How It Was: An Eyewitness Account of the March of Millions on May 6

18 May 2012

Photos (c) the author

To join or not to join the protest march on May 6 against the illegally elected president on the eve of his inauguration? That was the question that faced many of those who had taken part in the winter protests, and the answer was uncertain. The title of the event was an unhappy one - confusing and embarrassing. There would be no millions. The number of participants stated in the application made by the organizers to the Moscow government was 5,000 – as opposed to the 100,000 who had taken part in the winter protests. 

Was part of the confusion a result of the reshuffle of working days and holidays that Putin smartly made on the eve of the protests, organizing a 4-day long May holiday? These unexpected free days and the excellent weather certainly took many Muscovites out of the city to their picnics and dachas. 

The reluctance to participate among the public could also have had something to do with the humiliating way in which Putin and Medvedev reacted to the protesters’ demands:

· Mr. Churov, the Chair of the Central Election Committee, was not sacked or punished for all the voting fraud that went on. Quite the contrary, he has just received a high government decoration; 

· Of the forty political prisoners whose release was demanded, only one has been freed; 

· Two liberalization initiatives introduced by President Medvedev, on registration of political parties and on direct elections for governor, were burdened with such amendments that they have lost their original meaning and liberal spirit. 

There is no hope for quick change, and no inspiration for a seemingly meaningless protest. We have to start a long and hard struggle for small gains. These were my feelings on May 5. 

And it was with all these doubts that on May 6 I joined the march, starting at 3 p.m. near the Oktyabrskaya metro station
on Ulitsa Bolshaya Yakimanka, to end at Bolotnaya square where the rally was planned to take place. 

And what did I see? Thousands of people full of cheerful spirits! No, we are not giving up! We are going to see our demands realized! Diversity of beliefs, witty slogans, liberals, democrats, anarchists all in black, leftists under red banners side by side with Pussy Riot's supporters in colourful pantyhose on their heads, gender dissidents with rainbow flags, St. Petersburg's democrats, including observers at the recent elections (two buses arrived, five had been stopped by police), Moscow State University students, all united by the protest against an illegally imposed government. People are chanting:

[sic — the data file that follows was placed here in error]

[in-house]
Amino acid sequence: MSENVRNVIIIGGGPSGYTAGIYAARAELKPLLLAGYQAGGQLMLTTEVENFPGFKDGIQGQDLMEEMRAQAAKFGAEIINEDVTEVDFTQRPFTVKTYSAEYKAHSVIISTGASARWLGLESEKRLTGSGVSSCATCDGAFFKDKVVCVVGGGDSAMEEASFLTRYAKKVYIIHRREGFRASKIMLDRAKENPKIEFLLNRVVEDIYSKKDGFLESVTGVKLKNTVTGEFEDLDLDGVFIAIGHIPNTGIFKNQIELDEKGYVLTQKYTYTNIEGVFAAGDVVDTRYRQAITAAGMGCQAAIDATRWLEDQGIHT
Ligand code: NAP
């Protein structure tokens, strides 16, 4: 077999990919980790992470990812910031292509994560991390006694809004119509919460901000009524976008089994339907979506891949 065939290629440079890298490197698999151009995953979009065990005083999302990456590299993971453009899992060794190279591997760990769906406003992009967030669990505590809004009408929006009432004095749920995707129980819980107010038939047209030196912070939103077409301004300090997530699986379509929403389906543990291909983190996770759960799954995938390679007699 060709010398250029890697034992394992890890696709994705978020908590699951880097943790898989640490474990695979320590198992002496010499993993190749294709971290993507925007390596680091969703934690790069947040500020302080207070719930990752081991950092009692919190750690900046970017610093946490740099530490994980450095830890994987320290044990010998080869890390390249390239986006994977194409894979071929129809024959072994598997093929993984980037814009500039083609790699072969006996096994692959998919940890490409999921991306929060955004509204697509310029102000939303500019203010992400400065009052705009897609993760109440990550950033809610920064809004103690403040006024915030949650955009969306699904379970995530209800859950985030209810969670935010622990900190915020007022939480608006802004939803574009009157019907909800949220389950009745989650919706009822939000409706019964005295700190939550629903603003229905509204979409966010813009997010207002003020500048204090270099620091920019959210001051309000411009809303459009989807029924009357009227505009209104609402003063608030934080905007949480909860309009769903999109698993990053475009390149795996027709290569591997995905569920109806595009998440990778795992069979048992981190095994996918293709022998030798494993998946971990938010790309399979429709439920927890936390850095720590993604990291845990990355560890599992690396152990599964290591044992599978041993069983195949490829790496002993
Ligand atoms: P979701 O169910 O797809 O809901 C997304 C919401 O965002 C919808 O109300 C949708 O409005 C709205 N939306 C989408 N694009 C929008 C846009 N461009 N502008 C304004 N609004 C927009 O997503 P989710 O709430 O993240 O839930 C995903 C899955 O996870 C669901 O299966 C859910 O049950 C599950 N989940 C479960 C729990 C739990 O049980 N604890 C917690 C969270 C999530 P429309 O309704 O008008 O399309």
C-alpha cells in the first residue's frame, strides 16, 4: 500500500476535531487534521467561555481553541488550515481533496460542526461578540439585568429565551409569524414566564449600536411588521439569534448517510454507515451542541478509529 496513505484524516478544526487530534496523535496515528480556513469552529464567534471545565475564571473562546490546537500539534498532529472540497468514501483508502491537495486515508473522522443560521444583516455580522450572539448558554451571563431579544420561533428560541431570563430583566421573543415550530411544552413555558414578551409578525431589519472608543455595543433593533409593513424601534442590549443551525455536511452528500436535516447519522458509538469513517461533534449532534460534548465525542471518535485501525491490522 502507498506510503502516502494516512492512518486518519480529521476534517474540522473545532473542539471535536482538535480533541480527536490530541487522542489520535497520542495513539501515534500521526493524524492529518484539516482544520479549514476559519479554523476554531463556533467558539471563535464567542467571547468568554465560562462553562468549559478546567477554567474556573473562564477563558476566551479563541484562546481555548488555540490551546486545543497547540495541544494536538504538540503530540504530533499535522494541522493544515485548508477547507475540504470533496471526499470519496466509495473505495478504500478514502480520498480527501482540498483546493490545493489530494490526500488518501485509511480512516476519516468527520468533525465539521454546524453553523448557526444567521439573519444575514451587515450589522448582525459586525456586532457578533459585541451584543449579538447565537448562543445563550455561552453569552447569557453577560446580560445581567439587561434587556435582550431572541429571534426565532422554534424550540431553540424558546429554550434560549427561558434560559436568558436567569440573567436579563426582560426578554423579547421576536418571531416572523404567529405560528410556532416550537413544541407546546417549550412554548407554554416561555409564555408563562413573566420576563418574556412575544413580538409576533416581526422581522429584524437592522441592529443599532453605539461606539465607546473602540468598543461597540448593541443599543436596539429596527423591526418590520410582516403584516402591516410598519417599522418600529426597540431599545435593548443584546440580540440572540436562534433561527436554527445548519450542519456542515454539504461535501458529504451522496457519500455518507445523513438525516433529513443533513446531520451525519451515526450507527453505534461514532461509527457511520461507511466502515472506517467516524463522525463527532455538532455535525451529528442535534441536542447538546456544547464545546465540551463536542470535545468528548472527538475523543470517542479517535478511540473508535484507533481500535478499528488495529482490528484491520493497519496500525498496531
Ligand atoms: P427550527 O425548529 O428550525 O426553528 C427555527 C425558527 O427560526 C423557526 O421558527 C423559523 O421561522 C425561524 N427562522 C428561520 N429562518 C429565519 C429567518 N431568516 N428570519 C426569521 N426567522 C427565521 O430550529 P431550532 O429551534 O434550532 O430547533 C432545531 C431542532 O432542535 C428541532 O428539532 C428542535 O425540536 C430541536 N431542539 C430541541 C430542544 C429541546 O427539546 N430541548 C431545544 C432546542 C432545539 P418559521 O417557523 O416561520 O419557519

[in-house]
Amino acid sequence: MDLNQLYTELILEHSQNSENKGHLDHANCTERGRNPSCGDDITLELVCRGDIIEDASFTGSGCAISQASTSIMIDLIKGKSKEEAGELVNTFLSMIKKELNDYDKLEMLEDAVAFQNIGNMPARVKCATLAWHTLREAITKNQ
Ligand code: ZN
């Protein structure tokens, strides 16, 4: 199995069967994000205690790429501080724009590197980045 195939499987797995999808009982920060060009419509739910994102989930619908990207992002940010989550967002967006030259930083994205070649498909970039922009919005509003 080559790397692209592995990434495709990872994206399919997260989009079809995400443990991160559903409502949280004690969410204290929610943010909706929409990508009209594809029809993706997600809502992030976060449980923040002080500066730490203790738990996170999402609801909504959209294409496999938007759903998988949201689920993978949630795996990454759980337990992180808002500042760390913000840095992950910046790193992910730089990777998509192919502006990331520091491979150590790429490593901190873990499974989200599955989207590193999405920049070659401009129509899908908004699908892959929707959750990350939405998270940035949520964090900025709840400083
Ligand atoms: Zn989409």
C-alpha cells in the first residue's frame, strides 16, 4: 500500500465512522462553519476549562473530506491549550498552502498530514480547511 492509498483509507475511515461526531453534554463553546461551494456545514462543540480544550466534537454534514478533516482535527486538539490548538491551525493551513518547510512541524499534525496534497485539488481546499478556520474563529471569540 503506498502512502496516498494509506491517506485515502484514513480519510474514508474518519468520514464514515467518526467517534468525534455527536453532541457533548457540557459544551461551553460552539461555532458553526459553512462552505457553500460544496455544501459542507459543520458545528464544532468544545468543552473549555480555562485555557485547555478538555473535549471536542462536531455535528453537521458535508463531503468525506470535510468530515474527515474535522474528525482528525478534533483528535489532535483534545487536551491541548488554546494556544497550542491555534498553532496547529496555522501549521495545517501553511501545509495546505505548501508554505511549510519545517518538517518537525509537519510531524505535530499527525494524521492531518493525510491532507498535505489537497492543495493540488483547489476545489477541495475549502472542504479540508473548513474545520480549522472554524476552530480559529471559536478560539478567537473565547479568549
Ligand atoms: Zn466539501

“Russia without Putin”, “Putin – Thief”... and smiling. Even a helicopter hovering overhead was not perceived as a threat. So, in
spite of the numerous detentions of activists from all over Russia coming to Moscow to support the march, in spite of threats to detain young men of conscript age, the protest appeared massive and successful. 

I was at the end of the column, which slowed down and finally stopped on Malyi Kamenny Bridge in view of Bolotnaya. We saw a huge space between Bolshoi and Malyi Kamenny Bridges blocked by numerous OMON riot police, Bolotnaya fenced off and overcrowded. We heard rumours that Udaltsov, Navalny and Yashin who were at the head of the column had sat down on the pavement in a sit-down strike demanding police rearrange fences on Bolotnaya square to accommodate the people on the bridge for the planned rally. There were no announcements or explanations from the police. The organizers’ own sound-amplifying equipment was on Bolotnaya Square. Nobody knew what was really going on. In the meantime, OMON riot police started grouping behind us and soon we were blocked on Malyi Kamenny Bridge. There was no panic at this point. I was not even considering the possibility of police attacks, because the march and the rally had been agreed on with officials. My private plans urged me to leave, and an opportunity came with a gap opening through
to the embankment on the opposite side of the river to Bolotnaya. There was a group gathered around an empty van with an NTV logo. People were silently throwing coins at the van, expressing their attitude towards the state-owned TV station for its notorious crudely assembled documentary pouring mud at those who had protested in earlier rallies. What a meaningful gesture! But there was no aggression. I had a strong urge to join them. 

Then I heard an announcement via a loudspeaker from the stage at Bolotnaya that the rally had been cancelled at the demand of the police and in the absence of the organizers who could not get to the square. I left for home to find out on
my arrival from Echo Moskvy and Kommersant FM how brutally the OMON riot police had dispersed the crowd, with vicious beatings and hundreds detained (Udaltsov and Navalny were among them). 

Unfortunately, I was not in Moscow over the next few days and did not witness the events that followed the march: police sweeping through Moscow city centre, even breaking into cafes, arresting people wearing white ribbons in hundreds; the motorcade of the newly elected president driving to the inauguration in the Kremlin through a deserted city; and finally a peaceful camp of protesters settled, for the time being, at Chystye Prudy.